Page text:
Yesterday, I got the chance to sit down with Progresif Radio to share about my book, The Art of Learning.  Below is the transcription I used as part of my interview content. The text is not exactly verbatim. I’ve also added extra details with minor corrections:

(Transcript)

Introduction

Thank you for having me, Ms. Suzana. It’s an honor to be here.

My name is Malik, an author and an executive council for MPK Junjongan, a government-sanctioned association that represents the interest of 2,300 residents of Kg Junjongan.

I have recently written this book, The Art of Learning. It is a book that is dedicated to equipping students with the skills and motivation they need to score well in their academic exams.

The content is applicable not just for O-level or A-level students but tertiary students too. The books are now available in Brunei’s leading bookstores, such as Best Eastern and Nollybook. You can also purchase it on Amazon.com.

Motivation

What motivated me to write this book was to see that there is a big gap between what the successful students know compared to those who are not. Only if those students know the tips and tricks, they too can be academically successful.

Personal Story

To share my personal experience, I was then a C and D student. I was never a brilliant kid. In fact, I was just an average kid who likes to play video games and daydream all day long. But then something changed. My principal one day approached and advised me to read up a book. It was only 100-pages long, but after finishing the book, it started my love for reading.

It was from that habit then that helped me discover motivational books and study tip guides on how to succeed in exams that I found in Dewan Pustaka, the national library. Learning and applying the concepts led my results going from being Cs and Ds to As.

I ended up becoming the school valedictorian, did well for my college, and eventually studied aboard on scholarships, for both my degree (Essex University) and masters (LSE).

This information I now document in this book, The Art of Learning, as a way to help current and future students to follow the same strategies that I applied.

There are three things they can do to improve their overall study objectives:

  1. Make Goal-setting a Habit

First, is to make goal-setting a habit. Do it every day, every month and every year. I mean, prior to learning this skill, I tend to waste my time. I prefer just to ‘go with the flow’. But then at the back of mind is that voice screaming that, hey Malik, you need to prepare for your exams!

I tend to drown it out by saying that everything is going to be alright. Unsurprisingly, I scored badly in my exams!

But once I set out my goals, then things started to change. Goals-setting helped me concentrate and thus enabled me to attain success after success. It also helped me to overcome procrastination.

So set out your goals. Accomplish them one by one. The thing I always tell my students is to write down how much they want to get by the end of the year. For example, how many O-levels do you want to get and what marks you want to secure for each subject? (This applies to any other exams). Then you will get motivated to accomplish the goals!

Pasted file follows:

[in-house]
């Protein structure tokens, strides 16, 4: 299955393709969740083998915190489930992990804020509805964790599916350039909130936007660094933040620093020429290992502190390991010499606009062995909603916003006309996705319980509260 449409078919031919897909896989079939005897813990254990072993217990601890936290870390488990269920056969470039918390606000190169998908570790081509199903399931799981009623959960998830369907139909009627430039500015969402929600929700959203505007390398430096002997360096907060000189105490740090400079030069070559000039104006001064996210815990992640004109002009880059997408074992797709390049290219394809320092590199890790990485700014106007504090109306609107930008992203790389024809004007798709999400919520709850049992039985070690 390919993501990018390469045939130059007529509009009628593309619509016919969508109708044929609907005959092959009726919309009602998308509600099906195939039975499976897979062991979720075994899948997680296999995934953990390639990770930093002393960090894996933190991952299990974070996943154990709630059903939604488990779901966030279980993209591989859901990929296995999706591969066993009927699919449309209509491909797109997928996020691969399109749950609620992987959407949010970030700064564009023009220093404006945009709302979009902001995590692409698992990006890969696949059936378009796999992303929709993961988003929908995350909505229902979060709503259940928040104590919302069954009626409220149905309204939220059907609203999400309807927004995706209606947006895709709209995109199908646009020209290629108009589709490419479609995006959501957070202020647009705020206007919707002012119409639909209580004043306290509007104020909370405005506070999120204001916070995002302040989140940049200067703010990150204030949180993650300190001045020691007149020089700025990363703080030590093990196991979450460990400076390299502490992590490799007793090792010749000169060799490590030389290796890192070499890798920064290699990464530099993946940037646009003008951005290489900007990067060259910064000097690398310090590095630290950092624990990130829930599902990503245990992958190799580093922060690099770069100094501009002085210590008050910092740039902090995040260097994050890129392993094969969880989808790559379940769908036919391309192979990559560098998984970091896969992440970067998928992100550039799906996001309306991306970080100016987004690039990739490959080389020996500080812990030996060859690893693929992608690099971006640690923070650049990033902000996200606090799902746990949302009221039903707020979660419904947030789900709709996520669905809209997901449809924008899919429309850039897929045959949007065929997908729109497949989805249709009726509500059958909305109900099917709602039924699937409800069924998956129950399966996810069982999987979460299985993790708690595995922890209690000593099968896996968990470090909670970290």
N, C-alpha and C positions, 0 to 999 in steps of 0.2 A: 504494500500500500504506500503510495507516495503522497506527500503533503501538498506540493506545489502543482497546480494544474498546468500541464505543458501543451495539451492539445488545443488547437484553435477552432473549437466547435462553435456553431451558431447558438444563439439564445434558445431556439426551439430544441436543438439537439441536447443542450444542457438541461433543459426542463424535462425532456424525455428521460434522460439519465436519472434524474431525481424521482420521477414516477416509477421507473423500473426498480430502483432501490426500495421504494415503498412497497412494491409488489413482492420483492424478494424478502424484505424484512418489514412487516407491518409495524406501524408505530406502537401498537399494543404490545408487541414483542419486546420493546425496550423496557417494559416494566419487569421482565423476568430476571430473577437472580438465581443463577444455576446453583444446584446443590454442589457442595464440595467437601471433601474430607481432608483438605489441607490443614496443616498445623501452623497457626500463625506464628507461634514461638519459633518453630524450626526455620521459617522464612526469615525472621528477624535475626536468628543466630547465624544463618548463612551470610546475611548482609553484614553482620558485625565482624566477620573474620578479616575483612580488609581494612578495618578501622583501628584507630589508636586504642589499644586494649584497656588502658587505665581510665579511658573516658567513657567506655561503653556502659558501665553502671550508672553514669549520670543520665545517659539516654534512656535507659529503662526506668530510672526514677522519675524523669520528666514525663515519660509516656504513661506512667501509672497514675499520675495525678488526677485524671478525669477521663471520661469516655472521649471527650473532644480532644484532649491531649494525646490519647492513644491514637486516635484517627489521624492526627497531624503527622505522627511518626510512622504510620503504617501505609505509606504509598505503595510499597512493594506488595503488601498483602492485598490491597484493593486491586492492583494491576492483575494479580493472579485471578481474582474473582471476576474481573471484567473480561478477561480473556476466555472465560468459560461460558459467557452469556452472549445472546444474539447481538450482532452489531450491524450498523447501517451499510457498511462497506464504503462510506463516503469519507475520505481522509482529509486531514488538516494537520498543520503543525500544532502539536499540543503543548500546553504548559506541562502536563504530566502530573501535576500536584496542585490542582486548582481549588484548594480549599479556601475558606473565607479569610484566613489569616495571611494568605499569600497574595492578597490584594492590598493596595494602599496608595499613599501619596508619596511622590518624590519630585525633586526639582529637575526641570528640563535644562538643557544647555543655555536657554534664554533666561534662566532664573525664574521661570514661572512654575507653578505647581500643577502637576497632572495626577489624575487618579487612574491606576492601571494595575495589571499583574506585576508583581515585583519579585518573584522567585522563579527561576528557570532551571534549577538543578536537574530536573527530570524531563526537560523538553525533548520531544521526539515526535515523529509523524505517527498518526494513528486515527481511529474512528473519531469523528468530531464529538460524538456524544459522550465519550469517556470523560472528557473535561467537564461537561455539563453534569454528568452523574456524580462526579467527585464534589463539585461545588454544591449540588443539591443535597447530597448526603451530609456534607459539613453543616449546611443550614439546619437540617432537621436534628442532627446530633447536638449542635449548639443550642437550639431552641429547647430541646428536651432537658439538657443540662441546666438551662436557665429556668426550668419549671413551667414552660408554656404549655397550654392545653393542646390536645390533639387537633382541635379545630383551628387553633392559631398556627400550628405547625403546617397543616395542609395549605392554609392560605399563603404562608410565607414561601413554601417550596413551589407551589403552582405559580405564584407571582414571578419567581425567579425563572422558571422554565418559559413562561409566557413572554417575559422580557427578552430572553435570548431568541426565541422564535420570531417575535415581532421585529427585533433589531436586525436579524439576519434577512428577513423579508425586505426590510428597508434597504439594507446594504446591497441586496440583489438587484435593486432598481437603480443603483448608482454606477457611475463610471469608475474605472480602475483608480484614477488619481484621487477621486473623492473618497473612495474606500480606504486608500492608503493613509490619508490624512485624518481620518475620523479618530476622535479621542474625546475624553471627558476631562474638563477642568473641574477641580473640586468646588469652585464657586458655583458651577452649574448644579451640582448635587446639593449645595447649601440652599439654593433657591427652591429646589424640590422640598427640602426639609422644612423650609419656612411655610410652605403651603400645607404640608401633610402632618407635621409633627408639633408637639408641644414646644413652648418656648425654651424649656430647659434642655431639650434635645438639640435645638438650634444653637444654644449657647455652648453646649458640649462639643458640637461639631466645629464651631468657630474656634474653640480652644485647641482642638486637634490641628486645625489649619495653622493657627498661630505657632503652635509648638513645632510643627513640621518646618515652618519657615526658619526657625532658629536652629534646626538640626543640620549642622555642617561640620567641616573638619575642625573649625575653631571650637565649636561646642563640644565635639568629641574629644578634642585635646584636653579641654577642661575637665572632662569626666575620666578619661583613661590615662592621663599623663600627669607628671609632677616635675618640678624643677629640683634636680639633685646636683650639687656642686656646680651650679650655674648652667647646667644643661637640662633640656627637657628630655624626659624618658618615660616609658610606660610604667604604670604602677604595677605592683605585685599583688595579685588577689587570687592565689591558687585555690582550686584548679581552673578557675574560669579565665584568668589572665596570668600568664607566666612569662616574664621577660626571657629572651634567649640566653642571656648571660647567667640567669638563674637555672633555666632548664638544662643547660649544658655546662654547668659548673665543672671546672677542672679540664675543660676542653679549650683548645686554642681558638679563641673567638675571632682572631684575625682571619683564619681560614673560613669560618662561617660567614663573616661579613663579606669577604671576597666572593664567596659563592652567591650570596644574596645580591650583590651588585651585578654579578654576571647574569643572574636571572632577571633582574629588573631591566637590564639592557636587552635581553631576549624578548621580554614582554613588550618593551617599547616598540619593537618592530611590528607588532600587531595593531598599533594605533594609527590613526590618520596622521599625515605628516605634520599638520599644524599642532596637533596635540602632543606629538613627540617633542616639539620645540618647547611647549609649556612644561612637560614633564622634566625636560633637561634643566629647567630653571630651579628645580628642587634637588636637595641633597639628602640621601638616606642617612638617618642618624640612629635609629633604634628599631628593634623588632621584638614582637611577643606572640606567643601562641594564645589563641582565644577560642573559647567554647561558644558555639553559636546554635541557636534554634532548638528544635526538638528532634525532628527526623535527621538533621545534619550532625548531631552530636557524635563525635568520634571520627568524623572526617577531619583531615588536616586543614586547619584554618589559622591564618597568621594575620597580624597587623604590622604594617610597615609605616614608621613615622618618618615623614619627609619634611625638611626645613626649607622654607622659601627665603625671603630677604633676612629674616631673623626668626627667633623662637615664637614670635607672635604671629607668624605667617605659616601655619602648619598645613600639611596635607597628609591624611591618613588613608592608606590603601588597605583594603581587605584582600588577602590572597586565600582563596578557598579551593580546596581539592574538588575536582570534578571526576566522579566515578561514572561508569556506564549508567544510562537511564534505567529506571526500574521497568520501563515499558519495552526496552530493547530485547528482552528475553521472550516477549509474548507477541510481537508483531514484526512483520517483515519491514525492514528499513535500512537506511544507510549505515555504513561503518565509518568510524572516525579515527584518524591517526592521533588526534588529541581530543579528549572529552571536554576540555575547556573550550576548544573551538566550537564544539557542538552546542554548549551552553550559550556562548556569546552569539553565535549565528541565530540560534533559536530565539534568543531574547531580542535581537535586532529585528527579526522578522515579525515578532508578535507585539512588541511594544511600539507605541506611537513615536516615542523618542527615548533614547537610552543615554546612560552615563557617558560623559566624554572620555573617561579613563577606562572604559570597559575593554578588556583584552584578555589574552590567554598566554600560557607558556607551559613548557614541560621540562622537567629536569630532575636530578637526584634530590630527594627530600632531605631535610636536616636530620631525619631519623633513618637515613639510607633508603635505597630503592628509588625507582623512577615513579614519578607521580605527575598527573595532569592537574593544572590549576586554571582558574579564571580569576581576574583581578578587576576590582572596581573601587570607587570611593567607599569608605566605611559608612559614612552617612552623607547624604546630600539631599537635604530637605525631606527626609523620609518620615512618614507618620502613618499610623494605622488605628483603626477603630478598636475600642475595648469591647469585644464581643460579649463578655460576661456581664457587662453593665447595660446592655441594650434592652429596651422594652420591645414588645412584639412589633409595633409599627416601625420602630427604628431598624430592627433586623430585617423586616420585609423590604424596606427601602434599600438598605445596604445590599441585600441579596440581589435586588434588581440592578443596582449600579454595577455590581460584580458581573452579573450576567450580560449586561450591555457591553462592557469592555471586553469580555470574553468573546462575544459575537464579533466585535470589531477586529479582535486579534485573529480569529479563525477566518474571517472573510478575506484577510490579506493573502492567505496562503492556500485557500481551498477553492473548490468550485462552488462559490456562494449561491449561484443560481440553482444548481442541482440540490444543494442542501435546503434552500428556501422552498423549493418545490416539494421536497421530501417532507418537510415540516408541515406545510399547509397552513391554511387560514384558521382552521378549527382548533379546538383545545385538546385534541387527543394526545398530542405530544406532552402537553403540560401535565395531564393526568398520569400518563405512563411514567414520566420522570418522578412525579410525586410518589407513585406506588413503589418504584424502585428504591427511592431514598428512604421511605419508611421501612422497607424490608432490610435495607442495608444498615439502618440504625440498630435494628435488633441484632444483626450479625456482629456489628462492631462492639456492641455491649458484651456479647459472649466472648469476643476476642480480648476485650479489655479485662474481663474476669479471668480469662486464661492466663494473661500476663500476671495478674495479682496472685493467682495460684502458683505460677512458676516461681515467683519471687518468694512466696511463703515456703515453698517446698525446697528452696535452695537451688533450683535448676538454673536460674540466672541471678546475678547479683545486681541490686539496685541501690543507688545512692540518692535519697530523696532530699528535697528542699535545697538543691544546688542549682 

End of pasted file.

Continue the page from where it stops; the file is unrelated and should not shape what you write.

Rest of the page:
1. Do Lots of Past Year papers

Second, do lots of Past Year Papers. It is such an underrated way to prepare for exams. It is a basis upon which every successful student use to prepare for their exams. I am super shocked that not a lot of people know about this. Or at the very least, they do not concentrate their energies on this area.

(This is because exam questions tend to be repetitive and the answers basically the same. It is a memory game to put it simply. I remember teaching students who are about to take their O-levels. It was three months before the exam. I asked them whether they have done any past year papers, and they said no! I was shocked! But eventually we practiced those papers together and they end up getting Bs. If they prepared earlier they could have gotten an A’s)

You can even download the papers off Papacambridge.com. They are available for free!

  1. A Proper Study Environment

Third, there is a need to have your own study environment. If you study in a dark environment like your bedroom, then you’ll automatically get sleepy. We have all been conditioned to associate our bedroom with sleeping and, as such, it will make us unable to concentrate if we study there!

So, have your own dedicated study room. Make sure you have everything you need in arms-length. That means you have the printers, books, pens, and bags you need around you so you can take it without standing up. Be efficient in the way you do things. You can boost your study concentration in no time with the right environment.

So three things: Make goal-setting a habit, do past year papers, and have your own proper study environment.

Who Inspired me:

My parents and my late grandmother really inspired me to work hard. They mentioned how when they were young, they studied in those old wooden houses. So when it rains, it leaks from the ceiling, drenching their notes and books in the process.

That mentioned they have worked hard so much to have given me the education and opportunities that led me to where I am today. Least I can do is to do well in life and make them proud of the sacrifice they have made for me.

There is also a saying, which goes that the son or daughter should always be better than the parents. (The cycle of growth and progress should continue!)

Call to action

You can get the book in Best Eastern or Nollybooks for $30-$35. You can also purchase it on Amazon.com.

(Do join in their contest too by downloading their apps and stand a chance to win free copies of my book!)